Digital Themes

ESG (Environmental, Social, Governance)

What is ESG (Environmental, Social, and Corporate Governance)?

Environmental, social, and corporate governance (ESG) is a substantial approach that corporates across the globe are using to evaluate their overall goals beyond profit maximization. These goals advocate an ESG perspective that works towards environmental goals, social movements, and corporate governance that addresses diversity, equity, and inclusion. 

As the demand for ESG is driven by consumers’ and investors’ increasing focus on future-conscious companies, governmental organizations have devised ways to measure how a specific corporation is aligned with ESG goals.  

Since its inception, in less than 20 years, the ESG movement has evolved from a mere corporate social responsibility initiative that the United Nations started into a global phenomenon that represents trillions of dollars in assets under management. 

Environmental concerns: The brutal reality of today is that the threat of climate change is real. Today, investors consciously choose to consider sustainability issues in their investment decisions. The environmental concerns that ESG addresses are greenhouse gas emissions, biodiversity, waste management, water management, and more.

Social concerns: The social concerns that ESG addresses are diversity, human rights, consumer protection, animal welfare, and more.

Corporate governance concerns: Corporate governance makes companies more accountable and transparent to investors and gives them the tools to respond to stakeholder concerns. 

Disclosure, regulation, and reporting: As ESG data is qualitative and non-financial, the investment market has long dealt with intangibles such variables as goodwill. Thus, ESG intangibles are highly subjective and challenging to quantify and verify. With a serious lack of standards and transparent monitoring of ESG initiatives, many companies get away with greenwashing the substantive objectives. Thus, one of the significant issues in the ESG area is disclosure.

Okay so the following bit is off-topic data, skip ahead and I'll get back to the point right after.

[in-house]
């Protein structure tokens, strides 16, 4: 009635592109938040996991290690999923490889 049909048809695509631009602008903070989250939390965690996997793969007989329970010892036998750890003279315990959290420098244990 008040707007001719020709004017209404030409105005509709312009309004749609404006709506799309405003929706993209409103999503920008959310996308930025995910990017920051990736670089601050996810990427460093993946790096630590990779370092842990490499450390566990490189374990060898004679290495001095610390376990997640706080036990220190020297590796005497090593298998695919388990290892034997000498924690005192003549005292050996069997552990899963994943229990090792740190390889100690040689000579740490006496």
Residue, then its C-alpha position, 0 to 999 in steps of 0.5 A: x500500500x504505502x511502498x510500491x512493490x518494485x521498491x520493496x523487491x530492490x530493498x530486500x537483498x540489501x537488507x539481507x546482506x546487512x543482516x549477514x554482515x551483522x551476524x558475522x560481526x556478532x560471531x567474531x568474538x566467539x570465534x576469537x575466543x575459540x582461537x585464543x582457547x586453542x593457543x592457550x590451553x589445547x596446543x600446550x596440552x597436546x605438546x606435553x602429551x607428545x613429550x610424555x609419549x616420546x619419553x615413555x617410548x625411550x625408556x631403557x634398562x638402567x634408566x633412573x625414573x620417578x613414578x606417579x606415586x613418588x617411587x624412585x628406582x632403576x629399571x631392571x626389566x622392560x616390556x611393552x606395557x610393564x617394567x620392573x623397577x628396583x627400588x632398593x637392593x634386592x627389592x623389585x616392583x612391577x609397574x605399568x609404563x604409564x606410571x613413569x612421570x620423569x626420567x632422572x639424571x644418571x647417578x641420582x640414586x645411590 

Under ESG reporting, organizations ought to present financial and non-financial data highlighting if it meets the standards set by the Sustainability Accounting Standards Board, the Global Reporting Initiative, and the Task Force on Climate-related Financial Disclosures. 

Business Benefits

As investing in ESG yields tangible benefits to skyrocket a company’s performance, businesses adopt ESG strategies to experience accelerated growth in today’s market. Companies applying ESG strategies share higher market value, better investment outlook, talent attraction & retention, and customer trust. Various business benefits associated with adhering to ESG strategies are:

Conscious workforce: Purpose-driven companies have 2.8x higher retention of Gen Z talent

Engineered value: ESG strategies bring up 3% more annualized returns to companies

Technology sustenance: Companies underperform 2x by neglecting the intersection between digital technology and sustainability

Other benefits:

  • A purpose-driven company, not just profit-driven
  • Lower cost of capital
  • Optimistic company outlook 
  • Reduce risks
  • Enjoying operational excellence
  • Report accurately to stakeholders
  • Improve processes
  • Transform efficiency
  • Reduce environmental impact
  • High market value through improved corporate governance
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